One possible reason why some companies lack the wisdom to hire geologists is that they are dominated by engineers who still subscribe to the old idea that engineers are self-sufficient in all fields. They could have learned this from their professors, I once knew a Dean of Engineering who got purple in the face when a faculty committee was discussing the financing of a broad gauged engineering project and suggestions were made that assistance be obtained from the Schools of Business and Law and from some of the science departments. He pounded the table and shouted “Engineers are trained to handle all this.”
In addition to commodity knowledge a company may employ an outside consultant because of his prior field work in an area where the geology is strange to members of the geology staff. If the area is in a foreign country, a consultant with experience in that country could be a big help. He not only may know something about the local geology, but he also can help with previously acquired knowledge of how to obtain exploration concessions, the legal statue of aliens, the names and locations of pertinent bureaus, surveys, and other government agencies, the names and addresses of local lawyers and geologists, and the character and restrictivity of mining and labor laws.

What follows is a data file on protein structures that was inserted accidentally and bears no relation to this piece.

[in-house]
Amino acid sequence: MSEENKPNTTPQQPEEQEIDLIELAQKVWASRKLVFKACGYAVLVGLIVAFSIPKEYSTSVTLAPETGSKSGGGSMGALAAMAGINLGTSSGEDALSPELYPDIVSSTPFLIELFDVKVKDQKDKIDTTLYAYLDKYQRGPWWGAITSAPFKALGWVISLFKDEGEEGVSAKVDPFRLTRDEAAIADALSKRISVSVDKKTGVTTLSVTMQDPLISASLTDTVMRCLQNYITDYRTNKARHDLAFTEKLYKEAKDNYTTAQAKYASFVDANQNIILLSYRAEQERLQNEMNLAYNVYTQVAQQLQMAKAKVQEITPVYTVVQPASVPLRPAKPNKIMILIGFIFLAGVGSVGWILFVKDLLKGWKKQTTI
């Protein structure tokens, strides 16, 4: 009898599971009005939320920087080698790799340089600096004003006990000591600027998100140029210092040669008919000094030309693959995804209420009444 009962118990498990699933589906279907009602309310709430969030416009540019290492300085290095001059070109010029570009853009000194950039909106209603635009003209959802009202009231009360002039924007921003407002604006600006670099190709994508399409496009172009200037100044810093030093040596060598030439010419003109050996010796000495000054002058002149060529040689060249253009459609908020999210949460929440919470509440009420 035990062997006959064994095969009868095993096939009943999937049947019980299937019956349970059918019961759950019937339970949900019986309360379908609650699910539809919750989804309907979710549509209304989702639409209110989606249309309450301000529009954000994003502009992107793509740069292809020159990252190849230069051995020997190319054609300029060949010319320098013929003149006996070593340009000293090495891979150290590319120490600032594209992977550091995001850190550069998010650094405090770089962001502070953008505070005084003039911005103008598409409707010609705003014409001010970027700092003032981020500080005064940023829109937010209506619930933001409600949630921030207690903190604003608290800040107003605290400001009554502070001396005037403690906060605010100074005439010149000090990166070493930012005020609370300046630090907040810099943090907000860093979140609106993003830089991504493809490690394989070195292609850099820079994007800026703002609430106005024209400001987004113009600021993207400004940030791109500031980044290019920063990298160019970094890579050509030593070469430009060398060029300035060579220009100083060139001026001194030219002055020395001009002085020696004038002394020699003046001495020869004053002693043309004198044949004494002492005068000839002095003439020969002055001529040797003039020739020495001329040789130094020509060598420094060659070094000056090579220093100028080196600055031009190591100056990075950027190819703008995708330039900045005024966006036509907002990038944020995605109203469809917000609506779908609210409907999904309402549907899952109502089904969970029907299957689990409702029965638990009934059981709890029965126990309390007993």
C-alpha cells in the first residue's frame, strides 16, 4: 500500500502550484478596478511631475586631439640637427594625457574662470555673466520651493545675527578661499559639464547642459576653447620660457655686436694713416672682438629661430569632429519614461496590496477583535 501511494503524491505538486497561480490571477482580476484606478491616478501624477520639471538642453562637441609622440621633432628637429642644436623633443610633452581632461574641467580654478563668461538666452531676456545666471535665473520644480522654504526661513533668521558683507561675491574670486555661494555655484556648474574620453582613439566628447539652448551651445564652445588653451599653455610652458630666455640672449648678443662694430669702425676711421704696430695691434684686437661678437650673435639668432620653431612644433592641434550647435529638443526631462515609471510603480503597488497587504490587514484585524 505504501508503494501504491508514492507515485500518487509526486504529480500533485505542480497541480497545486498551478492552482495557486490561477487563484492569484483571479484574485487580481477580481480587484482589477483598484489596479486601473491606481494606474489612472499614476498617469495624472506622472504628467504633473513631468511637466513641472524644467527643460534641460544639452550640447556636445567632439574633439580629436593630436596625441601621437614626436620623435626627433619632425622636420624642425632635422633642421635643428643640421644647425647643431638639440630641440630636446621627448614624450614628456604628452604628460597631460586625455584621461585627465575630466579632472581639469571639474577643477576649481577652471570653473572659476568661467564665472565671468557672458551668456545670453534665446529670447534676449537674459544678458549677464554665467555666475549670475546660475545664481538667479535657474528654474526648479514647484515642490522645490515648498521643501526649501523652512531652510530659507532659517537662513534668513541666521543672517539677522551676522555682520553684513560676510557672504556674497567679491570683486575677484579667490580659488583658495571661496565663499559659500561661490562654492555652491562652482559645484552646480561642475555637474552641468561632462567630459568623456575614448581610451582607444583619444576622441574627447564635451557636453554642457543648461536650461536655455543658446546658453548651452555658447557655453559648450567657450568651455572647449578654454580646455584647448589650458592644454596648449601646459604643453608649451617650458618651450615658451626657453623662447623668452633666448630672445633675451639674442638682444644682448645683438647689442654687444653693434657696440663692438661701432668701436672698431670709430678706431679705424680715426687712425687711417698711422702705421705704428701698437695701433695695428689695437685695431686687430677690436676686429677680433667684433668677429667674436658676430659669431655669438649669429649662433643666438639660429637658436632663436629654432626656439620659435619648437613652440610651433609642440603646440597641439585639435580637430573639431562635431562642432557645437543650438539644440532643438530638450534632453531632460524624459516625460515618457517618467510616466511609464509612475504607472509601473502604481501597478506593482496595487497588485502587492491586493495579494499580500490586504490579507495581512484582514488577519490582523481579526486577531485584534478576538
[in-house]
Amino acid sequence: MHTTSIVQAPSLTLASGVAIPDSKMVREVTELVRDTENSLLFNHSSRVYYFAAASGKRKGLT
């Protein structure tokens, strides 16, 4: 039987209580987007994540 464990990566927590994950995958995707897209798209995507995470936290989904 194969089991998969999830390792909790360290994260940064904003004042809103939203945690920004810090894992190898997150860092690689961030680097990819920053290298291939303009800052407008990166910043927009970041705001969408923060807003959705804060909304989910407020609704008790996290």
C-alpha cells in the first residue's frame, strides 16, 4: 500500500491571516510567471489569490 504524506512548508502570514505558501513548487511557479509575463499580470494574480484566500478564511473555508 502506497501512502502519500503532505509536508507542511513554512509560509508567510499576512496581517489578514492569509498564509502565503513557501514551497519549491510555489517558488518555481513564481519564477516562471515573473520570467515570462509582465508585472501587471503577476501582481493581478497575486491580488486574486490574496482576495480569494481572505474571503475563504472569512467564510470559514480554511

The consultant is employed under the assumption that he possesses competence, and the ability to work with little or no supervision. This is mutually advantageous; the employer benefits by having the burden of supervision removed. A few examples of the advantages of putting a free-wheeling geologist on a project follow.
On the nuts and bolts side, the outside consultant has not been steeped in company policy so he can feel free to pursue what he believes is the best way to get the job done. To me the seven day week is desirable where you are working 100 miles from the nearest store, or tavern, or what have you, with no connecting road. Therefore everyone worked on my coking coal project seven days a week for seven days pay instead of six and felt no pain, and no cabin fever developed during the seventh day.
It is recommended strongly that the employing company with a geological staff assign a younger geologist to the consultant to serve as field assistant and guardian angel. The assistant can learn a lot of geology, and modus operandi, from a man of experience. He may even learn how to prepare and present a report that will receive adequate consideration by management. There is quid pro quo in this arrangement; the senior not only will have companionship on the job, but he can learn from the junior about new ideas and techniques.